TUSCALOOSA, Ala. (AP) -- Clarence Thomas, the justice long known as the silent member of the Supreme Court, criticized his colleagues Friday for badgering attorneys rather than letting them speak during oral arguments.From the Tuscaloosa News:
Thomas - who hasn't asked a lawyer a question during arguments in nearly four years - said he and the other eight justices virtually always know where they stand on a case by reading legal briefs before oral arguments.
"So why do you beat up on people if you already know? I don't know, because I don't beat up on 'em. I refuse to participate. I don't like it, so I don't do it," Thomas said during an appearance before law students at the University of Alabama.
United States Supreme Court Justice Clarence Thomas would have made a good stand-up comedian.
University of Alabama School of law students roared with laughter throughout Thomas’ lecture Friday afternoon that was more of a question and answer session.
Thomas, 61, lowered his already deep voice and answered one question with a Nick Saban impression.
“It’s a process,” he replied to a query about his decision-making process. “You’re not perfect, you’re always analyzing yourself. I could be a good coach.”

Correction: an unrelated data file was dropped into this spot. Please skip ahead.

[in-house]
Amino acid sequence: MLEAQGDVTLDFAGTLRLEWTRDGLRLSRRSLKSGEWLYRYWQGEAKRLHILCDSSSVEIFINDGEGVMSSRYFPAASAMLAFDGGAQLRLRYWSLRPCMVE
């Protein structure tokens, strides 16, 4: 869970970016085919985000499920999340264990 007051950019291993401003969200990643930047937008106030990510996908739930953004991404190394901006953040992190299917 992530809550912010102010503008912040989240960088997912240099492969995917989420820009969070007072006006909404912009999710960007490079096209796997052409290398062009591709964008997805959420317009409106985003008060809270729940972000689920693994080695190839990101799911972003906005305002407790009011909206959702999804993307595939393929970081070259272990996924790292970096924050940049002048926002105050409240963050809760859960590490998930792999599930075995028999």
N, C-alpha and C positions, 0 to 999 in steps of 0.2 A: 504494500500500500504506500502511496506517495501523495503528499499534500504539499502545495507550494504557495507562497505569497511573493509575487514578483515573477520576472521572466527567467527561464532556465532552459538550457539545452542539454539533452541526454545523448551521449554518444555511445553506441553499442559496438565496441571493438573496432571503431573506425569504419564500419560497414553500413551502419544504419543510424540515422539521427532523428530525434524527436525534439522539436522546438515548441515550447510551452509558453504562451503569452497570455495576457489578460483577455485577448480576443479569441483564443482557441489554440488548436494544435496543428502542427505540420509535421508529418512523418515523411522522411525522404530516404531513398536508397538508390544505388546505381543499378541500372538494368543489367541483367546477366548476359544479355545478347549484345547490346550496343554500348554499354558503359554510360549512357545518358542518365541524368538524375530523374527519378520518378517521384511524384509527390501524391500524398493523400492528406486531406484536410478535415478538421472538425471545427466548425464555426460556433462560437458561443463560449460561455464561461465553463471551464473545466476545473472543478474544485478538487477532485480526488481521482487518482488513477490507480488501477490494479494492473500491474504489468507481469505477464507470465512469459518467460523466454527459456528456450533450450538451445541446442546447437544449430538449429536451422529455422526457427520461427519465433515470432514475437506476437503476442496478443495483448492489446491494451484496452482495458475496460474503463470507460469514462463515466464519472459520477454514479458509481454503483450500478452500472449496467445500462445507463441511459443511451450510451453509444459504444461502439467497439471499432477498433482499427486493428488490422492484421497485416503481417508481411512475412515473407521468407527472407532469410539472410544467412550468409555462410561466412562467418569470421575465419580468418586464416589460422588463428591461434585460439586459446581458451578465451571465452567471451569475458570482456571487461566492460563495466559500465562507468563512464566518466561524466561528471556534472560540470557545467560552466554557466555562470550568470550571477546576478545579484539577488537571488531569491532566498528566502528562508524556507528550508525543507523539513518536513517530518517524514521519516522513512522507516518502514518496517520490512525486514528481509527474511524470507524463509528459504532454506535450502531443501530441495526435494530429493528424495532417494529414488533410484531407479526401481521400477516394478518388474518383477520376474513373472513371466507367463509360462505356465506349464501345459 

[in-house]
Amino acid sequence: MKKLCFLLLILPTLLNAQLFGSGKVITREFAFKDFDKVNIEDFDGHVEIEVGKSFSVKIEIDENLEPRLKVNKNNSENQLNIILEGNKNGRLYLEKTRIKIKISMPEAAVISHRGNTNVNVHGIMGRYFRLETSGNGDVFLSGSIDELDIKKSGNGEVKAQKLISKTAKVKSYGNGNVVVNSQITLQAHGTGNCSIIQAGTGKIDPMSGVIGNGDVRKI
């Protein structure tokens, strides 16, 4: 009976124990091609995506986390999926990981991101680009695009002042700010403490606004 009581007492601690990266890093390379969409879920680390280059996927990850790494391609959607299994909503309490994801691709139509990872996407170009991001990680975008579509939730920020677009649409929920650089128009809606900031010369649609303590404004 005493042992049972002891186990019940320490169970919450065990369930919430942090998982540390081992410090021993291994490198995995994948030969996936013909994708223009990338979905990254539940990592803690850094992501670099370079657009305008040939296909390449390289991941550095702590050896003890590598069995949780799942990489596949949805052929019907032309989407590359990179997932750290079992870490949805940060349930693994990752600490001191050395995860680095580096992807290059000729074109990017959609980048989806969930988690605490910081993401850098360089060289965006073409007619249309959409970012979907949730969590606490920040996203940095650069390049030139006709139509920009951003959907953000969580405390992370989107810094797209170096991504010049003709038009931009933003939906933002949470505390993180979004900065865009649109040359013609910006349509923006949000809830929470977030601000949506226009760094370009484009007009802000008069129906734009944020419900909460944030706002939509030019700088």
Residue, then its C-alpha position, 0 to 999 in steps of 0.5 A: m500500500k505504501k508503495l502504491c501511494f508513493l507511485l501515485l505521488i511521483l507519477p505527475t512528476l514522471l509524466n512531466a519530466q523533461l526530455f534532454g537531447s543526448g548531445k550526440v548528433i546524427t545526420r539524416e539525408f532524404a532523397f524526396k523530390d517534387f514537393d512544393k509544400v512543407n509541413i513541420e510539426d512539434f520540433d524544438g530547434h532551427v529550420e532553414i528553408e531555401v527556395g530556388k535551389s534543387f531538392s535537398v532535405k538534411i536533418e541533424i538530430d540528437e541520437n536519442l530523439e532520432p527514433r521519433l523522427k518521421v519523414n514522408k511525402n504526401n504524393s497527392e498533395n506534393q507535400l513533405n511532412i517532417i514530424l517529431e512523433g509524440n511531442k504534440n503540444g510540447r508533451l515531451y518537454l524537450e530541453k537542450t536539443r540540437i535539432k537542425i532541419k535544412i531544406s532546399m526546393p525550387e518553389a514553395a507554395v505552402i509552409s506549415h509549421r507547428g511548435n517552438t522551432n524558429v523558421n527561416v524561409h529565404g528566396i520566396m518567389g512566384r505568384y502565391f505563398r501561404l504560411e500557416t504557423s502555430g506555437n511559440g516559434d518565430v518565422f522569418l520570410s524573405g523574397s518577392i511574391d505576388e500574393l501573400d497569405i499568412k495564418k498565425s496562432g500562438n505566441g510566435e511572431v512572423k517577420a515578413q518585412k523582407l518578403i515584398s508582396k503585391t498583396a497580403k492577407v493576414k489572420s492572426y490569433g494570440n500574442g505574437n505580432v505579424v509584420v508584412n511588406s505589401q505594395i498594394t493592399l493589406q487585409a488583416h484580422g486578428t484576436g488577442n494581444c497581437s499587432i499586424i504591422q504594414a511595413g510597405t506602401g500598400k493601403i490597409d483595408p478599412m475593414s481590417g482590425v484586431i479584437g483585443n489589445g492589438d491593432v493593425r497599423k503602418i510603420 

* * * He was nominated in 1991 by President George H.W. Bush after serving for just a year on the United States Court of Appeals for the District of Columbia Circuit.
“I argued against it, I’d been on the Court of Appeals long enough,” he said. “But when the president calls you, the words out of your mouth are ‘Yes, Mr. President.’”
He first spoke at the school in 2005.
“Last time, I was more on the junior side,” he said. “There are things you learn after 18 years. You’ve seen just about all that you’re going to see,” he said. “Most cases are permutations of the same issue.”
Many of the students’ questions were about Thomas’ path to where he is now and what kind of advice he would give a young law student.
Thomas grew up in Pin Point, Ga., a rural settlement outside Savannah in coastal Georgia that was founded by freed slaves after the Civil War. He spoke Geechee, or Gullah, language until he was a teen.
“I found law school difficult. You see my old textbooks, and you’ll see that the textbooks won,” he said. “My journey was in many ways very unhappy and enormously difficult.”
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Thomas said that he preferred to hire law clerks from modest backgrounds.
“There are too many up there who think they should be there because they’re from an elite background,” he said. Students laughed when he described how former Chief Justice William Rehnquist, who died in 2005, could get things done with a glare.
“He was more of a father figure of the World War II generation,” he said when asked how Rehnquist differs from Chief Justice John Roberts. “Chief Justice Roberts is a contemporary.” . . . .